Marion Johnston – Story In A Nutshell

Marion Johnston grew up in Windsor, Ontario.  At the age of 19 she left home and went to London Ontario to live with her grandmother, while she attended the University of Western Ontario. Marion majored in a three year General Arts course, she was considering taking a Business course similar to her uncle and father but had decided against it after receiving a grant for the General Arts program.

At University, she worked in a psychiatric facility part time and in her second year, she joined a summer theatre program with some of her friends because none of them were interested in getting a summer job.  One of their best performances Marion remarked, was Alice in Wonderland. The following summer she worked as a waitress in the Thousand Islands.  There, one of the bus boys wrote an operetta which they performed. Marion really enjoyed theatre and she tells us everyone had their own thing and that was really good, that being said, theatre was hers and she felt belonged. During those two summers she met a lot of interesting people such as John Turner who eventually became the Prime Minister of Canada.

Some of the hobbies and passions that she had included swimming and her love for animals.  She was a very active person who says she practically lived outside. She loved to ride her bicycle and walk her dogs around the neighborhood. Marion also loved to read, she said she read lots of stories but as she got older she read everything even fiction which was not a shocker. So much has changed and she said, she learned more after leaving University. After getting married in London at 26 years old she wanted to raise her kids learning lots about traveling as she loved to travel. All of her kids travelled with her often.

She tells of her daughter who lives in New Jersey. Her eldest son who lives in China where he is completing a three year contract, and her youngest son who died in September 2017, of a massive stroke.  She has grandchildren and one great granddaughter and they are healthy and doing well.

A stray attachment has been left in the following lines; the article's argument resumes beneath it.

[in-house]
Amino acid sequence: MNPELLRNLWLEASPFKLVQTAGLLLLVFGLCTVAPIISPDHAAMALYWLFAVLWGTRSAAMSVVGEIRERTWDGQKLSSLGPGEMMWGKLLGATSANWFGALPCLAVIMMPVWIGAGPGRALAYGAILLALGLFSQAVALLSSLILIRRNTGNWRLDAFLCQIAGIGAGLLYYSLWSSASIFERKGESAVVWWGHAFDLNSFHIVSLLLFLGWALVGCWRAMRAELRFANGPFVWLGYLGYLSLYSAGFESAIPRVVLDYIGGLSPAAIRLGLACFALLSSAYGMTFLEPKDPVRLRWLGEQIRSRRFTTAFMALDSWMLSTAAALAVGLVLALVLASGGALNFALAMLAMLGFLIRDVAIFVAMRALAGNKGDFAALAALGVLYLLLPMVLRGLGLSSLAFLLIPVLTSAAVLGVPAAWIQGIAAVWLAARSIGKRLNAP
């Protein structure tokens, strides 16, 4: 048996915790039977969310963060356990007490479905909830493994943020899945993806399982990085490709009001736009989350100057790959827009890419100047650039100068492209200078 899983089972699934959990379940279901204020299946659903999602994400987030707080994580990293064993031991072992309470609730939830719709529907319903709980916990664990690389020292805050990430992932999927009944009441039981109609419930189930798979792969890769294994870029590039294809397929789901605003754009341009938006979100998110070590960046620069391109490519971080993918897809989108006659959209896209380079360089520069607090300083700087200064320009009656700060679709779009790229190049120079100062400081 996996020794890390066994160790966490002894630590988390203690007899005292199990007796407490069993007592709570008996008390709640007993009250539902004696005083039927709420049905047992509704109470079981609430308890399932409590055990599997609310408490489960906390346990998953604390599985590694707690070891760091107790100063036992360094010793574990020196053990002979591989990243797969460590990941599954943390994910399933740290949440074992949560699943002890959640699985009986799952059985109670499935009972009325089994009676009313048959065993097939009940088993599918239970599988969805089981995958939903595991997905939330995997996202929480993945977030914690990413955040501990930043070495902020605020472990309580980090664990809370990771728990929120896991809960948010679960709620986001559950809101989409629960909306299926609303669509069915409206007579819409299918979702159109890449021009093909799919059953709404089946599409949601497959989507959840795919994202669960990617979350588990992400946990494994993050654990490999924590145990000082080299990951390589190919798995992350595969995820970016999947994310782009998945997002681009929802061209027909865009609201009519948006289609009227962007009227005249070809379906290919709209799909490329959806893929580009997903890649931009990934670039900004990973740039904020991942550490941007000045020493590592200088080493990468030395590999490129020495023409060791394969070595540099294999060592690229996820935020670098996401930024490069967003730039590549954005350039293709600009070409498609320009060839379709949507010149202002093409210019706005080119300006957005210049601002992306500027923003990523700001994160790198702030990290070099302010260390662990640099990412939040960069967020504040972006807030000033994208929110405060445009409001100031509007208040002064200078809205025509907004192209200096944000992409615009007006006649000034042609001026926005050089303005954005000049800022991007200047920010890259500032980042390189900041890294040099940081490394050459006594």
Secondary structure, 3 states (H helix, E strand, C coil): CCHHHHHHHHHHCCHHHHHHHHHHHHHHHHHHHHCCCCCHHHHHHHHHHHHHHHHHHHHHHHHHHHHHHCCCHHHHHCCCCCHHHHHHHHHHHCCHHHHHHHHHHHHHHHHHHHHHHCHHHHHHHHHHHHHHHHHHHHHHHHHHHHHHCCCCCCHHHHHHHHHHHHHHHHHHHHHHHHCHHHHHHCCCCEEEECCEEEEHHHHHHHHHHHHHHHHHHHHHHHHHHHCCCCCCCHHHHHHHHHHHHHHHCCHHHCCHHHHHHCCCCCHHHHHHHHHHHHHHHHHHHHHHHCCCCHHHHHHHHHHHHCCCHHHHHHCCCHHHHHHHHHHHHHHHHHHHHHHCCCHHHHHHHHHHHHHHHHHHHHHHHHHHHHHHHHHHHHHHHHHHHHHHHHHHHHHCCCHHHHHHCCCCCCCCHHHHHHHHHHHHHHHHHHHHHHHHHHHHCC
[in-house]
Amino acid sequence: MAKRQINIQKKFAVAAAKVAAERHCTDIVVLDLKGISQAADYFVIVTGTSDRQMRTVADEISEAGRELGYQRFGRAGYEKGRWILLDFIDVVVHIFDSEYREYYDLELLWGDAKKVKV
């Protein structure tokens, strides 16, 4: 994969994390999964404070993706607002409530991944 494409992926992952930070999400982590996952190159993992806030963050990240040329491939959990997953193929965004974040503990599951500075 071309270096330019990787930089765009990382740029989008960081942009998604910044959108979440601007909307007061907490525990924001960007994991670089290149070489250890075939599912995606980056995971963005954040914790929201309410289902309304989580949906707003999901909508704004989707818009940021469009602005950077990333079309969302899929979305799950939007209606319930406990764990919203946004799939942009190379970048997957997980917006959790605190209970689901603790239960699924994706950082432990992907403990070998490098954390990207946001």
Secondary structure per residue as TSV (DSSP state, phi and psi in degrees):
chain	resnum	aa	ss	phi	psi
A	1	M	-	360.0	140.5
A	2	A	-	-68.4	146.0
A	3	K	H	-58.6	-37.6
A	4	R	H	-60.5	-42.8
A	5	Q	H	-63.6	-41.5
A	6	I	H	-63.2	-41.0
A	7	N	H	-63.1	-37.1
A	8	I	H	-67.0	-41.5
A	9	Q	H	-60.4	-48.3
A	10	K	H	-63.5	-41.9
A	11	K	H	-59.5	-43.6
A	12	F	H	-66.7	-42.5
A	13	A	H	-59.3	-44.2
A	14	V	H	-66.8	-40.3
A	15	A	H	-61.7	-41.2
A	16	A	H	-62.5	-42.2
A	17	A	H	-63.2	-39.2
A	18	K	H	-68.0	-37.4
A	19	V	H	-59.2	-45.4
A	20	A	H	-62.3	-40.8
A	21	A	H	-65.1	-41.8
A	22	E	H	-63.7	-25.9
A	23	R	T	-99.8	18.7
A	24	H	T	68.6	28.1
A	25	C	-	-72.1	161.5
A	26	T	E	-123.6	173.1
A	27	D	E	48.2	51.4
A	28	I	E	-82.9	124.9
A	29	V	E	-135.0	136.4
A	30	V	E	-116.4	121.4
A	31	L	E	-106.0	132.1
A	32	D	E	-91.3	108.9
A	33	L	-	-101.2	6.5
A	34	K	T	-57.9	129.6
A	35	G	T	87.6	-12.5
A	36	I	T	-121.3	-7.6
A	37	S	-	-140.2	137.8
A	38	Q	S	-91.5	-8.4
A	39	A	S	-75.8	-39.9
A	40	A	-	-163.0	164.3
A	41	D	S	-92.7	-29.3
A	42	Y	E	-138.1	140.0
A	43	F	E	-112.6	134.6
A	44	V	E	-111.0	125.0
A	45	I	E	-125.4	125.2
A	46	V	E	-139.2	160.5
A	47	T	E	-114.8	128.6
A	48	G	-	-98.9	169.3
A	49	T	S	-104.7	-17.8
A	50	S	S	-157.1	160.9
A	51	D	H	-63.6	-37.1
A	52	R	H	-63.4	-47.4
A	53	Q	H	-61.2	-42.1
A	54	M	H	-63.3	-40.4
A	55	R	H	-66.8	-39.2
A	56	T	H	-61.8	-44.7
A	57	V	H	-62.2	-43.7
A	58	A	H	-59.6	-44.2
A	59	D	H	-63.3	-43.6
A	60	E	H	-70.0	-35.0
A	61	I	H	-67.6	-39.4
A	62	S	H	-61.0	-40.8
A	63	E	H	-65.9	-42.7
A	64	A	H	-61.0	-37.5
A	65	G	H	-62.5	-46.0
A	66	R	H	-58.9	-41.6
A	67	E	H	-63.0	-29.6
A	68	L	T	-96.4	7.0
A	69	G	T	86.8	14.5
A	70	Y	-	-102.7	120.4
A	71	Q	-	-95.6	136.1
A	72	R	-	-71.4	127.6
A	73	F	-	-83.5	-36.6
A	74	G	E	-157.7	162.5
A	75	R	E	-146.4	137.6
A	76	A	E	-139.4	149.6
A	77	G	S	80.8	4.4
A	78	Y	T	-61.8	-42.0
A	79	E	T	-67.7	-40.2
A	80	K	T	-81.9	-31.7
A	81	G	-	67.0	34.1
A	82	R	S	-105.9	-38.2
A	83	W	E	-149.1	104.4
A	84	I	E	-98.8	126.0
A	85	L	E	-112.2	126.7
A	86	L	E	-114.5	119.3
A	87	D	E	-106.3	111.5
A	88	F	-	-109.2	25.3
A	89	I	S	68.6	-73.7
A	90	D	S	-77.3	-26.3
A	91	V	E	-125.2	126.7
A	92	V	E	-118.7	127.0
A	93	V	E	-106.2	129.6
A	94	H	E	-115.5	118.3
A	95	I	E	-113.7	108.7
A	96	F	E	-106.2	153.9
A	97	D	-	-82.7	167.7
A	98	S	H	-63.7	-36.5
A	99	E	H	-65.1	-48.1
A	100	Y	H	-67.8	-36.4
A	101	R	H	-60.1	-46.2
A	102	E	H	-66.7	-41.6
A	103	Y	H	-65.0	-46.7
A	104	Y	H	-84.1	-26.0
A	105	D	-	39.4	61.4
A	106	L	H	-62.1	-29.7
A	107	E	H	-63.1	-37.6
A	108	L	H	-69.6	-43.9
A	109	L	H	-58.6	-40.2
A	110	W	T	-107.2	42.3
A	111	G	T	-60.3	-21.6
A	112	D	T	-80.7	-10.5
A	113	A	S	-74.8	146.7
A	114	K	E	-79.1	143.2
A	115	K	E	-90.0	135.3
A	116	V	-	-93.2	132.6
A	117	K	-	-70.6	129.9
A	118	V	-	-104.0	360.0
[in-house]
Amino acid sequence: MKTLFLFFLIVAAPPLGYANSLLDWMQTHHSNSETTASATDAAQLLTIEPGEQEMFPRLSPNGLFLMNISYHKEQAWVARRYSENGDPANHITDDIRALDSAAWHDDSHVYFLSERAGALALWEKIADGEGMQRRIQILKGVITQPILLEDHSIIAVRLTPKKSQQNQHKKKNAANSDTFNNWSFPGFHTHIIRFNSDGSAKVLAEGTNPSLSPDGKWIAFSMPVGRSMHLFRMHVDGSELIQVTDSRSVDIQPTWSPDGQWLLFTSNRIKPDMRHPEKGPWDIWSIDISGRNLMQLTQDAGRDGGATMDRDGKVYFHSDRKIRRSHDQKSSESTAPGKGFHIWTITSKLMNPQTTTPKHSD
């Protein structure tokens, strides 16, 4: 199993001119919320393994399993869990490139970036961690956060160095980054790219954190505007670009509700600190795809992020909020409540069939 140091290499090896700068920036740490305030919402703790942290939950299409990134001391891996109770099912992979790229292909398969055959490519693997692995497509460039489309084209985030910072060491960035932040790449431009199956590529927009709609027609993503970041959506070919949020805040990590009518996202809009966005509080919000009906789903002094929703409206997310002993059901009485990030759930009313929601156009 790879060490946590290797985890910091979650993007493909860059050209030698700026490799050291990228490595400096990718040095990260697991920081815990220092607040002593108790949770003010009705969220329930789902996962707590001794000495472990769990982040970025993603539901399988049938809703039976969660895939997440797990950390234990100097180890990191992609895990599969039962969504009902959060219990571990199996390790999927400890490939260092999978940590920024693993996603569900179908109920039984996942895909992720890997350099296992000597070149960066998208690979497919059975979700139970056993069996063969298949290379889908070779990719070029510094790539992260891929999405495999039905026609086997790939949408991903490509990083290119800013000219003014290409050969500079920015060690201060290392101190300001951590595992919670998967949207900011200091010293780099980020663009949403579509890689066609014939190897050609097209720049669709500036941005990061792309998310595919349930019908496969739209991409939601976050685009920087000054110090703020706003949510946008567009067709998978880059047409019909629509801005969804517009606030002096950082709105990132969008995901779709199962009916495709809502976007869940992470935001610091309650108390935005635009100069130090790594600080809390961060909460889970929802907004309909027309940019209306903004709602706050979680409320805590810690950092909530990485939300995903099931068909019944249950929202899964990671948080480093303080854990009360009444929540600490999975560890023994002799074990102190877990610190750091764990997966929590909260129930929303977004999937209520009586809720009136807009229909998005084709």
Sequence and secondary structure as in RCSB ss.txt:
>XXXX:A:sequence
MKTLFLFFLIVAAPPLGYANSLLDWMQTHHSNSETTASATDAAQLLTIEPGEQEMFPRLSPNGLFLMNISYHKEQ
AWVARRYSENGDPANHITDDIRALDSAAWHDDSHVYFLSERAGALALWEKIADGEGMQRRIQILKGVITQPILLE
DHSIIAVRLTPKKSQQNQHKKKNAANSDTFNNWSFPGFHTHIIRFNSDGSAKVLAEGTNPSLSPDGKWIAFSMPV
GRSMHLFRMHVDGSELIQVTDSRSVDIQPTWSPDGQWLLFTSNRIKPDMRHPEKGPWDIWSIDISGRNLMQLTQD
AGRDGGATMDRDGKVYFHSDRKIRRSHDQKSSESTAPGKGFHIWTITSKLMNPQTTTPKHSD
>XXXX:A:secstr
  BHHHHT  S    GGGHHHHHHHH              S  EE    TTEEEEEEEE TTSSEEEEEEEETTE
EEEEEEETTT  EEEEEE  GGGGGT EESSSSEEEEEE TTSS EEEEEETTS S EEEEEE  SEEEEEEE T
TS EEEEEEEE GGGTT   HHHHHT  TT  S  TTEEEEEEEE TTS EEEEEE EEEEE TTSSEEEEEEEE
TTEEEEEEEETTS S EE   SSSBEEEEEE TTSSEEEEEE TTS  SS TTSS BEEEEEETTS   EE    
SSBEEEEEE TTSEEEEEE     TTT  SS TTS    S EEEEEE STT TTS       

Marion says, her favorite memories were of summers spent with her grandparents in the country house which is the story that she began to tell.

“In his early forties, my great grandfather married twice, his second wife was my great grandmother. He and his brother owned a hotel in Carlisle, which was 20 miles northwest of London. It was a big beautiful brick red house that kept chickens, cows, and stables for horses all across the fields. There was a lake that brought fresh water to the creek where I would dip my toes and play with the little turtles then watch them waddle down the creek while my grandmother did her cleaning. There was also the prettiest garden that I had ever seen on the farm. My grandfather had planted many beautiful flowers and I would take water from the creek to help water them. From the time I was very small, I spent my summers with my grandmother. I just loved how I could wander the fields and spend time with nature, I enjoyed walking down the gravel roads in my bare feet to gather milk and honey. Nothing could compare.”

Marion continued to say that her grandmother was her role model, a big influence in her life. She would take her to church every Sunday and introduce her to the other women in the neighborhood. Her grandpa, she says was very quiet.  She liked to sit in his lap as he was such a peaceful person. Marion also had a sister by the name of Esther but tells us that it was funny how she was always around but she was just too busy wandering around and playing that she barely noticed her. Esther was much quieter than Marion, they lived separate lives. When her sister was in the Navy Marion then realized how important she was and missed her so much during that time. They became the best of friends when she returned from duty. Sad to say her sister passed away of a heart attack at fifty five. Marion expressed her feeling of gratitude for being 90 years old and still able to walk without using a walker.

Towards the end of the interview Mrs. Johnston began to reminisce on the many different places that she and her family had traveled to. Places such as Peru and Newfoundland which happens to be the last place that she visited. She mentions that the memories that were shared with the people she met along the way were always right there and worth remembering.  By reading these words I interpreted it in such a way that she would like to be remembered as a person who takes pleasure in wandering the beautiful places of the world. She left behind pieces of herself in different corners of the world and would love to be remembered by the experiences that she created with the people she encountered.

When asked if she had any images or tokens that we could take a picture of to remember her story by, she said that she didn’t have anything and that we could take a picture of her herself. This to me and I hope to you the reader, is a true testimony of how invaluable the memories that she created were that she left everything in the hearts of the people that she met along her life’s journey.